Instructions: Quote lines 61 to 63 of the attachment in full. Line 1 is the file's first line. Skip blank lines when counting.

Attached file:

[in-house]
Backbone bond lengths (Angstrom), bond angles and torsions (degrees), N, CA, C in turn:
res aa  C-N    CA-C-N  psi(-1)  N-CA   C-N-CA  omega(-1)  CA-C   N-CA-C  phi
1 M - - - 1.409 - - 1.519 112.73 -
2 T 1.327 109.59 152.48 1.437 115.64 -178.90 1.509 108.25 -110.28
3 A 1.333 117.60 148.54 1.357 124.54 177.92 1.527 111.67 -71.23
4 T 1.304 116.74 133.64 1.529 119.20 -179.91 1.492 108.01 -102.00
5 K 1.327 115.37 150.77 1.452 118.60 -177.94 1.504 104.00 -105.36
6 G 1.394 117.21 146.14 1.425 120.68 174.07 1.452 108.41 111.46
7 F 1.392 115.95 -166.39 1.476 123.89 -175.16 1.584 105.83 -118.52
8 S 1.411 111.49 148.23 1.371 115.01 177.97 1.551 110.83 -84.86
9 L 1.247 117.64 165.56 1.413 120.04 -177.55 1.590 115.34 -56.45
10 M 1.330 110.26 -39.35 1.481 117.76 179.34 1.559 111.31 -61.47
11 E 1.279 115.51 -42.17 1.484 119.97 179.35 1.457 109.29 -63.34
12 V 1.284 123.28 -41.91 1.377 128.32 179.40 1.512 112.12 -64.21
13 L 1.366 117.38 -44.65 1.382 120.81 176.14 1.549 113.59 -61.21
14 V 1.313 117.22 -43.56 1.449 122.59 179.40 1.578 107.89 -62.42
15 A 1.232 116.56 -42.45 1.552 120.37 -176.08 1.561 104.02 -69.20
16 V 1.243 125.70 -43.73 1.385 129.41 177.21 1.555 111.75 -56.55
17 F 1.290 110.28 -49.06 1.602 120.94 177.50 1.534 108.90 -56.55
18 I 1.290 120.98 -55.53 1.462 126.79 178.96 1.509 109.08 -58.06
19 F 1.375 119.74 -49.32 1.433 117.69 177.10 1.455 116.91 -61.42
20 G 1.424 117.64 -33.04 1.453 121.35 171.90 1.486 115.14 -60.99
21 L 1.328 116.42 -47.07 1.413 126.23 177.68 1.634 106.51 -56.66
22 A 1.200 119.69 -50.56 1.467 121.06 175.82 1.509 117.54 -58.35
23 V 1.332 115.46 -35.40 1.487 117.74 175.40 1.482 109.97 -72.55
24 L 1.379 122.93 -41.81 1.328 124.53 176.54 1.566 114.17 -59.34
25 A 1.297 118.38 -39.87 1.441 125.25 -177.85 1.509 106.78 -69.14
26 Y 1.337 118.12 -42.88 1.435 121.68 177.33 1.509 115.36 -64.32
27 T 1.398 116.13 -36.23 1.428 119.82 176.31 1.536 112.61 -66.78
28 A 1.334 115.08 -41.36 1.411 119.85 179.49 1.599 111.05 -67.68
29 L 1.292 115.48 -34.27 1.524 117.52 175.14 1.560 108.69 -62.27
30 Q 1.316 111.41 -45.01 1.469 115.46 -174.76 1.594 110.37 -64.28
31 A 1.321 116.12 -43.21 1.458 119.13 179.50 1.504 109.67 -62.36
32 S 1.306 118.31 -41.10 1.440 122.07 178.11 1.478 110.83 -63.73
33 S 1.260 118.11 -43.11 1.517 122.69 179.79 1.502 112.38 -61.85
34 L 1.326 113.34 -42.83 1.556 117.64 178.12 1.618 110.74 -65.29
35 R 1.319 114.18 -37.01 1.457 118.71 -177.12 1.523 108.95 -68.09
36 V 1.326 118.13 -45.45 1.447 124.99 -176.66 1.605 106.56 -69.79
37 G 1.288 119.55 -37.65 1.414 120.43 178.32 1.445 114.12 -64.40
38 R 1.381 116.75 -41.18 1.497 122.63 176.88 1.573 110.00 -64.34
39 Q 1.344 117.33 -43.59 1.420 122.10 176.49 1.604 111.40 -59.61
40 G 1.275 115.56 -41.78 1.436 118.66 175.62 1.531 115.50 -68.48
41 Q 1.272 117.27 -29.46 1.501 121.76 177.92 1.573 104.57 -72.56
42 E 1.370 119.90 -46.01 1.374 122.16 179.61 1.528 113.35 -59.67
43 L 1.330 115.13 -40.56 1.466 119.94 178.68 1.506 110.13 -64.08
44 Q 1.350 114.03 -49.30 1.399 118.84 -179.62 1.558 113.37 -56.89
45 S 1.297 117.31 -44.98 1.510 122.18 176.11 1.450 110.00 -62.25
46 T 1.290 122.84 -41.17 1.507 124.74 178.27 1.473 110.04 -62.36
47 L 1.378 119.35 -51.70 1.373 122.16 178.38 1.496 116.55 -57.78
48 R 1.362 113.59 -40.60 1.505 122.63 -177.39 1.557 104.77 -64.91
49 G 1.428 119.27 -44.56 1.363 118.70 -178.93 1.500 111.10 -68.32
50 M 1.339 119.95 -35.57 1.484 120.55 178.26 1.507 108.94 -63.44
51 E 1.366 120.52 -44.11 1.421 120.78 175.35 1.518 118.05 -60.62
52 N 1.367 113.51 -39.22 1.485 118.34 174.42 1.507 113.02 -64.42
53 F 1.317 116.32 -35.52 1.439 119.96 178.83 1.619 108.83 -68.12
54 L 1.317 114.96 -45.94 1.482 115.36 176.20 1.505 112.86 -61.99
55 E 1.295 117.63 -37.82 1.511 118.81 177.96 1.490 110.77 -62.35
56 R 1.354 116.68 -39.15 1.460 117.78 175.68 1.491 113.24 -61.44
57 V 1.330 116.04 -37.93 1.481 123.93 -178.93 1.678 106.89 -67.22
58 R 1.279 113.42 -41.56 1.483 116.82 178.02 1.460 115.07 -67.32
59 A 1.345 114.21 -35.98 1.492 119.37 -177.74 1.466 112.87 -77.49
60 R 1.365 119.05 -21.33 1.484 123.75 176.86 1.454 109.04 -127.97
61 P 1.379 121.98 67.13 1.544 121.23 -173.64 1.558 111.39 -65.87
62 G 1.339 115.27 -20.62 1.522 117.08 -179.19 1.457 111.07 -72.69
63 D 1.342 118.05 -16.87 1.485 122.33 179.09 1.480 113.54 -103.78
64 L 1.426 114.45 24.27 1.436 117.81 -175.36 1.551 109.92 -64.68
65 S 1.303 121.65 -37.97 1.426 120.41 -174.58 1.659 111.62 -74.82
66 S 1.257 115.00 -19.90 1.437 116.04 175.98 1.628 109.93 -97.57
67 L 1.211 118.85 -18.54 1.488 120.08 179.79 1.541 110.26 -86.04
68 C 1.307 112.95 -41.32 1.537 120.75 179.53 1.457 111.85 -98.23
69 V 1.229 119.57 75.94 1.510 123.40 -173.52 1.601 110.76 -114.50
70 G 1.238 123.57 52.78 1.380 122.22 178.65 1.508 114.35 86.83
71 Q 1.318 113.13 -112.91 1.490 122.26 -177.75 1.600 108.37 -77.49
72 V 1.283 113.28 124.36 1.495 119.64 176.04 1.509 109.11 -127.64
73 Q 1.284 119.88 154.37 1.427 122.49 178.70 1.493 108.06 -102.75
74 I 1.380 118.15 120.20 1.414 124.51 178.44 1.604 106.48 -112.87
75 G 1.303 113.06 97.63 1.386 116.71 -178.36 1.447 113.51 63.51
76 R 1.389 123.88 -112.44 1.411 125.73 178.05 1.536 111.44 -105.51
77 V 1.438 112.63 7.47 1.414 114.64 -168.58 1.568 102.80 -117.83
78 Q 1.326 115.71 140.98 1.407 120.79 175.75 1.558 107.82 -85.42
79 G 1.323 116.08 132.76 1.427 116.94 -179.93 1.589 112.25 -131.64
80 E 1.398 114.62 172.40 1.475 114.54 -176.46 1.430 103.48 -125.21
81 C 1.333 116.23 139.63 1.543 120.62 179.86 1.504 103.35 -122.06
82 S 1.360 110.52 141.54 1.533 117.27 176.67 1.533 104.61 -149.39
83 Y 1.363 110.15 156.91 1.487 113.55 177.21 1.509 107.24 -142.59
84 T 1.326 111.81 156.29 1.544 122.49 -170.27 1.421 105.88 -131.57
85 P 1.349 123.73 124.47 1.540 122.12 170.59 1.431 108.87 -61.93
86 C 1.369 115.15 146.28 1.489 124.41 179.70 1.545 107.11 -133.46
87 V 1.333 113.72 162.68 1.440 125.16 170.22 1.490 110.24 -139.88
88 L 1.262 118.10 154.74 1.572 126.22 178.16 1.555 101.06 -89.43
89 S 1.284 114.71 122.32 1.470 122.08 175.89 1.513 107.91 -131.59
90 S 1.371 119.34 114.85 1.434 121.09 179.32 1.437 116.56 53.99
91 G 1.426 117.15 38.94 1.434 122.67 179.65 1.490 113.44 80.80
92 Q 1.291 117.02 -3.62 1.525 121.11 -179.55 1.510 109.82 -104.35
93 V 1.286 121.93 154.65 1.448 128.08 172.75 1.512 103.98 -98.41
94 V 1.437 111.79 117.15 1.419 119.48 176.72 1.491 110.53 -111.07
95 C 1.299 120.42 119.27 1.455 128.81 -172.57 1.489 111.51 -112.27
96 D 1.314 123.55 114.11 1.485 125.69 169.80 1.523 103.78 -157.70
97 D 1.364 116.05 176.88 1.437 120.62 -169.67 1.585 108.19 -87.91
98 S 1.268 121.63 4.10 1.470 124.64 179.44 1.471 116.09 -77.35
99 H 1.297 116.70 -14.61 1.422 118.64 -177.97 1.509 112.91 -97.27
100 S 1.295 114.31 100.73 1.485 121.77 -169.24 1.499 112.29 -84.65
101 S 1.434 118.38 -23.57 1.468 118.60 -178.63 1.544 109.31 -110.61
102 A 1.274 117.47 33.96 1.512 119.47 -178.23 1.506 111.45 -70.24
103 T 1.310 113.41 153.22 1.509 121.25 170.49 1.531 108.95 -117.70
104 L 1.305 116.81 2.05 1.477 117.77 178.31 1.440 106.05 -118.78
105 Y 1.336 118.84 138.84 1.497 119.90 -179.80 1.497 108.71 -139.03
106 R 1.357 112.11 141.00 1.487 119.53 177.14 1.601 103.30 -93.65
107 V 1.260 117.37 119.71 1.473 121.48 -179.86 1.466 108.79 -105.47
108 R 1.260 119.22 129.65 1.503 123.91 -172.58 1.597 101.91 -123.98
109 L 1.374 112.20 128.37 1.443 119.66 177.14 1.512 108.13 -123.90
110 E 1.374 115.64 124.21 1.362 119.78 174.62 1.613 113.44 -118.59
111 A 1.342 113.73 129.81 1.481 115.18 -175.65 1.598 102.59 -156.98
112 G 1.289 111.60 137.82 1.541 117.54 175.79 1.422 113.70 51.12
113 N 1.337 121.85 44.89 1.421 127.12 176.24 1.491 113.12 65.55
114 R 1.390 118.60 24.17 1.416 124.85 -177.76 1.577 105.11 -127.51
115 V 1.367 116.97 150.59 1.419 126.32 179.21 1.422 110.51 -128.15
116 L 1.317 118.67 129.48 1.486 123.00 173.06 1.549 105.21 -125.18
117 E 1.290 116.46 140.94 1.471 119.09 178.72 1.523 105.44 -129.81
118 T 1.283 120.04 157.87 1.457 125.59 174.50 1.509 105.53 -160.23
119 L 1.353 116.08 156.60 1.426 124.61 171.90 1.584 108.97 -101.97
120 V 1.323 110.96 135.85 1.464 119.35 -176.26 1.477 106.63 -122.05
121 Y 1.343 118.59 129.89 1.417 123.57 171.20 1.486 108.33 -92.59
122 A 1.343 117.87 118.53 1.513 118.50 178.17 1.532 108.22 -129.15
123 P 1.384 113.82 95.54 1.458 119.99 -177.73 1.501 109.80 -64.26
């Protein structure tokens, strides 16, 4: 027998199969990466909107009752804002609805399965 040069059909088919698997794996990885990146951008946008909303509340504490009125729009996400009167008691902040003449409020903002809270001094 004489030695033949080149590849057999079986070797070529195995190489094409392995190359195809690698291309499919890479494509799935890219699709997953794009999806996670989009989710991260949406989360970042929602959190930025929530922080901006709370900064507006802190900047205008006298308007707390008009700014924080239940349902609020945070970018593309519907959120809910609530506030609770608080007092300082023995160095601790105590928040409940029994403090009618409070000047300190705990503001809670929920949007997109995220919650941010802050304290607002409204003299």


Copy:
58 R 1.279 113.42 -41.56 1.483 116.82 178.02 1.460 115.07 -67.32
59 A 1.345 114.21 -35.98 1.492 119.37 -177.74 1.466 112.87 -77.49
60 R 1.365 119.05 -21.33 1.484 123.75 176.86 1.454 109.04 -127.97